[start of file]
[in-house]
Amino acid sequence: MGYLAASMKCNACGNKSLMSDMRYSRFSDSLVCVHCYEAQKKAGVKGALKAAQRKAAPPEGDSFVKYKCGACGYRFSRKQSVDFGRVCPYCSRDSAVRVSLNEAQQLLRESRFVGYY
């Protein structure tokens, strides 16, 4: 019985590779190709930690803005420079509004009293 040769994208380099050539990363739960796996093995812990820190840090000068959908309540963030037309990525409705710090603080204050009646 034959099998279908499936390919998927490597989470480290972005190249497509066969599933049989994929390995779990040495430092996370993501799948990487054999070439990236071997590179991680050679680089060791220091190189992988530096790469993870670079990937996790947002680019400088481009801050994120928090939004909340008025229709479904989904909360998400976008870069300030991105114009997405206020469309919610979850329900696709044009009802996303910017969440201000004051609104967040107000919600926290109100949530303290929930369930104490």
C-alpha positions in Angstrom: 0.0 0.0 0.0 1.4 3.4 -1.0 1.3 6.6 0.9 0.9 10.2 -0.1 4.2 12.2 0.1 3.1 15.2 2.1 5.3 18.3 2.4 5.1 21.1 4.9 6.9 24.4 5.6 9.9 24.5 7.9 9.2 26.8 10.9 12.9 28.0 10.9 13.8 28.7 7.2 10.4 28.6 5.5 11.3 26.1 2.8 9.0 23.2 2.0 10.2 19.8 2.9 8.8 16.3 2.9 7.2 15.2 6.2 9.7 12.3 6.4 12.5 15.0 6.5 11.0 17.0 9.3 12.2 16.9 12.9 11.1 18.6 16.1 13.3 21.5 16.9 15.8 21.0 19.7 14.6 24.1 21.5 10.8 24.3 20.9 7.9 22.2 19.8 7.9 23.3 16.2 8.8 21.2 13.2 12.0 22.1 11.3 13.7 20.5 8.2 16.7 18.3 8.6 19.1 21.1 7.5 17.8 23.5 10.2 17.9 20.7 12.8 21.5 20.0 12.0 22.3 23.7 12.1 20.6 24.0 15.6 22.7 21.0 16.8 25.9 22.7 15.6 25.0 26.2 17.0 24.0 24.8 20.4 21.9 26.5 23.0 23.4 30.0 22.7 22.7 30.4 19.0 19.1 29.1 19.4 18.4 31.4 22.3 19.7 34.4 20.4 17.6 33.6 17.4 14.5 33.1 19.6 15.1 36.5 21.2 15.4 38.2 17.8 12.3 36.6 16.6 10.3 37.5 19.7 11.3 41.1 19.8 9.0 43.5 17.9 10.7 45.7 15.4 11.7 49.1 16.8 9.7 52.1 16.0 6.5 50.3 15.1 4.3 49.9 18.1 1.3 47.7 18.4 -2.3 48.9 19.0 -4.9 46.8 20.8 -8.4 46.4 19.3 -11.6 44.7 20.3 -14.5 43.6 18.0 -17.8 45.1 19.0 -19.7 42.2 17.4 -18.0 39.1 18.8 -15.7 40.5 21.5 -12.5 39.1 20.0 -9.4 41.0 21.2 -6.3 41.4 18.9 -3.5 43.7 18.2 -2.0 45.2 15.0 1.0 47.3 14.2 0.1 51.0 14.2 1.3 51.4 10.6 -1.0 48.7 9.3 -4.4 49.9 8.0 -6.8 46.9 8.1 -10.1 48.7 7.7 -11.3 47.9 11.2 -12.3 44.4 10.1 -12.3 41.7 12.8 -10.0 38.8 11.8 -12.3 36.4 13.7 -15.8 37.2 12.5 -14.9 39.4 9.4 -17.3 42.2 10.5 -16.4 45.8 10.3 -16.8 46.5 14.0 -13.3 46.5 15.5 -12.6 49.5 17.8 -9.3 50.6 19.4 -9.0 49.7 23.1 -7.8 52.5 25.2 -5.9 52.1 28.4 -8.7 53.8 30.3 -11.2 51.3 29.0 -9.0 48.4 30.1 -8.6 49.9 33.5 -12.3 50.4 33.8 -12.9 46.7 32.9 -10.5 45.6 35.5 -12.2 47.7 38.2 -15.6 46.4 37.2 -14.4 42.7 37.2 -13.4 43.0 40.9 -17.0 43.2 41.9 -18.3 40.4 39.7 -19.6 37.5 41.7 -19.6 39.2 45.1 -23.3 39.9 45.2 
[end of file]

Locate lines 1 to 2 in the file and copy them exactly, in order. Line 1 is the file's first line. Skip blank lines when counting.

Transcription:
[in-house]
Amino acid sequence: MGYLAASMKCNACGNKSLMSDMRYSRFSDSLVCVHCYEAQKKAGVKGALKAAQRKAAPPEGDSFVKYKCGACGYRFSRKQSVDFGRVCPYCSRDSAVRVSLNEAQQLLRESRFVGYY